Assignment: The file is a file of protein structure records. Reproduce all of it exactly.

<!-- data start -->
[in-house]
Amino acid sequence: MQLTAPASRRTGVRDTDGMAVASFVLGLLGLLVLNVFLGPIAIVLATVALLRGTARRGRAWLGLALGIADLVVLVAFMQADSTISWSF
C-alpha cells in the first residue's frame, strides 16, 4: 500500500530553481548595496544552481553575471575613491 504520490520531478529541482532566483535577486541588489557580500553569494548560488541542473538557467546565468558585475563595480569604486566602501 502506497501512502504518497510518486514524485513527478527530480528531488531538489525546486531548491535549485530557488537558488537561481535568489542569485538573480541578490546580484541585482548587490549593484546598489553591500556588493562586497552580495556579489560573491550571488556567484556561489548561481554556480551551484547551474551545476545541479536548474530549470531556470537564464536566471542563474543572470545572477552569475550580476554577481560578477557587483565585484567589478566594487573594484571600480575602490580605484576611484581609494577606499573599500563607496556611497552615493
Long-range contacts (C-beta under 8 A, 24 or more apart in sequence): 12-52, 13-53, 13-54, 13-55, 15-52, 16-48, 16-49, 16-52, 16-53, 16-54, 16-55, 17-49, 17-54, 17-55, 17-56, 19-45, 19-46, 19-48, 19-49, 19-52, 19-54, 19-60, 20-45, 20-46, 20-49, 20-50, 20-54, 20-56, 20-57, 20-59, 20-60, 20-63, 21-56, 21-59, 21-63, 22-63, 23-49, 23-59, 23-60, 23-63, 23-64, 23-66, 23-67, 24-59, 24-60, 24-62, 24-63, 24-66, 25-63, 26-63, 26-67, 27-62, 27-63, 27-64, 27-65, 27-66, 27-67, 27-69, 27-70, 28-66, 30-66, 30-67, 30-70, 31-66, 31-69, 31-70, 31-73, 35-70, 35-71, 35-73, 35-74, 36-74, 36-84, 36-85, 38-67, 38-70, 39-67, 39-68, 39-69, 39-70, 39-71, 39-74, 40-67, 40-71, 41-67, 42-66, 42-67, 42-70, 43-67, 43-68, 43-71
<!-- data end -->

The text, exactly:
[in-house]
Amino acid sequence: MQLTAPASRRTGVRDTDGMAVASFVLGLLGLLVLNVFLGPIAIVLATVALLRGTARRGRAWLGLALGIADLVVLVAFMQADSTISWSF
C-alpha cells in the first residue's frame, strides 16, 4: 500500500530553481548595496544552481553575471575613491 504520490520531478529541482532566483535577486541588489557580500553569494548560488541542473538557467546565468558585475563595480569604486566602501 502506497501512502504518497510518486514524485513527478527530480528531488531538489525546486531548491535549485530557488537558488537561481535568489542569485538573480541578490546580484541585482548587490549593484546598489553591500556588493562586497552580495556579489560573491550571488556567484556561489548561481554556480551551484547551474551545476545541479536548474530549470531556470537564464536566471542563474543572470545572477552569475550580476554577481560578477557587483565585484567589478566594487573594484571600480575602490580605484576611484581609494577606499573599500563607496556611497552615493
Long-range contacts (C-beta under 8 A, 24 or more apart in sequence): 12-52, 13-53, 13-54, 13-55, 15-52, 16-48, 16-49, 16-52, 16-53, 16-54, 16-55, 17-49, 17-54, 17-55, 17-56, 19-45, 19-46, 19-48, 19-49, 19-52, 19-54, 19-60, 20-45, 20-46, 20-49, 20-50, 20-54, 20-56, 20-57, 20-59, 20-60, 20-63, 21-56, 21-59, 21-63, 22-63, 23-49, 23-59, 23-60, 23-63, 23-64, 23-66, 23-67, 24-59, 24-60, 24-62, 24-63, 24-66, 25-63, 26-63, 26-67, 27-62, 27-63, 27-64, 27-65, 27-66, 27-67, 27-69, 27-70, 28-66, 30-66, 30-67, 30-70, 31-66, 31-69, 31-70, 31-73, 35-70, 35-71, 35-73, 35-74, 36-74, 36-84, 36-85, 38-67, 38-70, 39-67, 39-68, 39-69, 39-70, 39-71, 39-74, 40-67, 40-71, 41-67, 42-66, 42-67, 42-70, 43-67, 43-68, 43-71